By and about Edwin Lucero Rinza in LALT No. 12:
Poetry is an experience of language designed to think-feel
the present, a philosophy built to introduce us to the world. Edwin Lucero Rinza writes Quechua poetry in order to think-feel
Quechua culture, to make philosophy of the many worlds that exist within it. When I first heard of Edwin and his poetic work, there were two details in particular that drew my attention: the fact that his was the first verse collection written entirely in Northern Quechua, and the fact that his book offered no translations from Quechua to Spanish. At first, these decisions led me to feel concern for the commercial success of Lucero Rinza’s book: even poetry books written in Spanish are hard to sell in Peru, so my expectations for a book written exclusively in Quechua were less than optimistic.
While the flames lick your chest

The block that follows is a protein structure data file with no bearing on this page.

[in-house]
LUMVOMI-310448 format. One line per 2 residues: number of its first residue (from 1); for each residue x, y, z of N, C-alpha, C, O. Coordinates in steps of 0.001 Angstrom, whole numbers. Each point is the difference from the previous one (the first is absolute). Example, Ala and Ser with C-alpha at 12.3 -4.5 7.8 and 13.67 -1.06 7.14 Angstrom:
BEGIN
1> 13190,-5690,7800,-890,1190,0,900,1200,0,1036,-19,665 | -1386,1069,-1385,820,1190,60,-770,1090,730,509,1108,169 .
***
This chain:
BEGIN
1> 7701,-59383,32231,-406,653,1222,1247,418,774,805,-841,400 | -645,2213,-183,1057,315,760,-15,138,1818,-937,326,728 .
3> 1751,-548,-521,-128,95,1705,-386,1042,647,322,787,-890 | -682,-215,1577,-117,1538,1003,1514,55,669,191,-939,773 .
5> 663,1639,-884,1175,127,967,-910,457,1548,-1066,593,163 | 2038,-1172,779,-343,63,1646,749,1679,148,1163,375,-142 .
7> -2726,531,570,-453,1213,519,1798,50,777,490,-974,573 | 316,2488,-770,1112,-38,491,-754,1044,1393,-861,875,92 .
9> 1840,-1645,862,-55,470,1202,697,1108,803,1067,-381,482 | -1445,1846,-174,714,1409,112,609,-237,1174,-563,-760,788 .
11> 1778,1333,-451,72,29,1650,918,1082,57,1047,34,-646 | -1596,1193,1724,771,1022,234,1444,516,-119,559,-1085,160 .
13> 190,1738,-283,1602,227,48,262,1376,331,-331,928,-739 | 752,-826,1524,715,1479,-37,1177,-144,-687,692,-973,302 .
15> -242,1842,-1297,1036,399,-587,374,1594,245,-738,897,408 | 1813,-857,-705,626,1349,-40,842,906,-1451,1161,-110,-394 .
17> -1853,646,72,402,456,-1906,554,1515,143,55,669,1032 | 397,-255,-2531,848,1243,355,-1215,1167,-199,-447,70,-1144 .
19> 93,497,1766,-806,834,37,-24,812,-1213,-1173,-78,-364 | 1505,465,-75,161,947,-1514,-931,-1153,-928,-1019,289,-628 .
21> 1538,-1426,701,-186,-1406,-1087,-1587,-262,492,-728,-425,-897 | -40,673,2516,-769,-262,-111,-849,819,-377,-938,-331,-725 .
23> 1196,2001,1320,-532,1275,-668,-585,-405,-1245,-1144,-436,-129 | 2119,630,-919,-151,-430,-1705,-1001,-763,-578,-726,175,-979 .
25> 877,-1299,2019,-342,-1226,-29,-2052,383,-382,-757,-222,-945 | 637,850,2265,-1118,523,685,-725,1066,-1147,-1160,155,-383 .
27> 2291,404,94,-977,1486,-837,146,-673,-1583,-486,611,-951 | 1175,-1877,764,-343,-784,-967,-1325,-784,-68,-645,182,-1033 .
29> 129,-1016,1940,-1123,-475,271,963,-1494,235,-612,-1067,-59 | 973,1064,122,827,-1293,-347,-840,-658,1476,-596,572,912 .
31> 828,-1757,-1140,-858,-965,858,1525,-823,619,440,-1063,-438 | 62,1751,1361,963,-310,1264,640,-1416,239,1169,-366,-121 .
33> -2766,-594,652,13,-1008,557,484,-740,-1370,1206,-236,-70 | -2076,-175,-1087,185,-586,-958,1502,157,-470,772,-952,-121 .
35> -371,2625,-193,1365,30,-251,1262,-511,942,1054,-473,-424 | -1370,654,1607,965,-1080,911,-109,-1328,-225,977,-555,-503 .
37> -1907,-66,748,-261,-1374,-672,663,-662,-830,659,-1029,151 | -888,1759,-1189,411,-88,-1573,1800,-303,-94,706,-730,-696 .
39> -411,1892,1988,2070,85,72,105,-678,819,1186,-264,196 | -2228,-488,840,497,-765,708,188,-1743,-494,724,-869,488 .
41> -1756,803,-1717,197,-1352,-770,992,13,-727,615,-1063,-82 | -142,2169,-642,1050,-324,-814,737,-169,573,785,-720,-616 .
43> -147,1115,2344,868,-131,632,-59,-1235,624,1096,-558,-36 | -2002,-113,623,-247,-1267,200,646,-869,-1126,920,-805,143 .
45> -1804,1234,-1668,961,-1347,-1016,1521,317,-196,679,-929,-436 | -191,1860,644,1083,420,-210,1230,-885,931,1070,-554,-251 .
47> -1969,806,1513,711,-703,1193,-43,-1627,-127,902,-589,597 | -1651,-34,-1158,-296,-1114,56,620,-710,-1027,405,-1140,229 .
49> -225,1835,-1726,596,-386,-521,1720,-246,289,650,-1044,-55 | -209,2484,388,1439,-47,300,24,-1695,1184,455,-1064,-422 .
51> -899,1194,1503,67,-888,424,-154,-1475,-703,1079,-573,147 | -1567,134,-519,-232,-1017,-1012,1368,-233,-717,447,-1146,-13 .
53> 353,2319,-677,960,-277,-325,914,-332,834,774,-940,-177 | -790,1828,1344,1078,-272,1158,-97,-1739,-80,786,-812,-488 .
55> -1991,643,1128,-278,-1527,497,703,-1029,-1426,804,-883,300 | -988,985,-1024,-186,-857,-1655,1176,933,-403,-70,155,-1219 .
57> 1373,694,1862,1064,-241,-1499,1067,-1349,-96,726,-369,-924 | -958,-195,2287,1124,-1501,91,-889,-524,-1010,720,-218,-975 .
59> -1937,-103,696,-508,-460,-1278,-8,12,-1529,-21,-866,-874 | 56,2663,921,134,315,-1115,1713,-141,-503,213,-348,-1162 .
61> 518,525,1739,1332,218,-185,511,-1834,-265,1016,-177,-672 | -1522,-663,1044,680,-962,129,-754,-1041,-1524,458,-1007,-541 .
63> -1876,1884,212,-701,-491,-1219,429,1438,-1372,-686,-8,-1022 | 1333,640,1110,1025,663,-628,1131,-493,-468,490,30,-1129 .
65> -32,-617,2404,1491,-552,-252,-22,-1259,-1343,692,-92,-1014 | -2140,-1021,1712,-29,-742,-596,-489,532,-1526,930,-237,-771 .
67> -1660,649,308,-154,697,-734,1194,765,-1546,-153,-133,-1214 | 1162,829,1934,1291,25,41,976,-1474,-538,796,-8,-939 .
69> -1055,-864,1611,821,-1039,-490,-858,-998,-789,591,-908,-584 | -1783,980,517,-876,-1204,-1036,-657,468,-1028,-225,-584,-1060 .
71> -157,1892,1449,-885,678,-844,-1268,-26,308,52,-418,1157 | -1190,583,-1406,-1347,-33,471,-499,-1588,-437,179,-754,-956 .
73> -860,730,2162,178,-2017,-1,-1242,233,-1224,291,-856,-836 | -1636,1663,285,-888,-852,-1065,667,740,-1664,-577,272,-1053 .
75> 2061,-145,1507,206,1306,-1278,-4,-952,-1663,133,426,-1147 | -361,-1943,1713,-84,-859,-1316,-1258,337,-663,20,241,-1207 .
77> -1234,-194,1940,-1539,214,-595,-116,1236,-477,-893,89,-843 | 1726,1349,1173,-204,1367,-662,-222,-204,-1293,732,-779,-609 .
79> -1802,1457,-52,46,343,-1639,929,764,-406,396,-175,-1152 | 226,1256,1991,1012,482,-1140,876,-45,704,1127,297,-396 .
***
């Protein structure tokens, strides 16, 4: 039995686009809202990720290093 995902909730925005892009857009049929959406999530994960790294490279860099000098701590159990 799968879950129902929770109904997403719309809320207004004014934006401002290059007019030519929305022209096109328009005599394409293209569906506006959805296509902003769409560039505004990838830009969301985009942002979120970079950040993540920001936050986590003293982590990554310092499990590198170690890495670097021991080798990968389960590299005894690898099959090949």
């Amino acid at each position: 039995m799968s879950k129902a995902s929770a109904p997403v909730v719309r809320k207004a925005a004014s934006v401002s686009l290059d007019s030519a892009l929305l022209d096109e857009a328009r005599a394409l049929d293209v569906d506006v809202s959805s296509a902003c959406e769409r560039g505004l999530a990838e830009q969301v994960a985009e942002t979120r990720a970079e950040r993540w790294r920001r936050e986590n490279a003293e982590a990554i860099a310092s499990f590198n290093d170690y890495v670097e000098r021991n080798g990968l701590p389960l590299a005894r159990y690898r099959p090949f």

While the waves torture your strength
My nation attacks your faith
My nation injures your freedom
And you invent nothing
A legion of mockeries
Your motherly love
Does not lose faith
Does not lose love
I was inspired to write by nonexistence, by a deep emptiness I saw in Quechua literature: the thought-feeling of the Kañaris, as a people with a living voice. I felt that, faced with literature, we were like a nation without expression, like a talkative mute, or like a deaf man who hears, a dead man who cries out for freedom. I saw that a Quechua nation cried out in silence, with hidden joy. So I decided to cultivate that hidden voice to make the unknown voices of the Kañaris present in literature, and to make them known as Quechua-speakers with their own culture.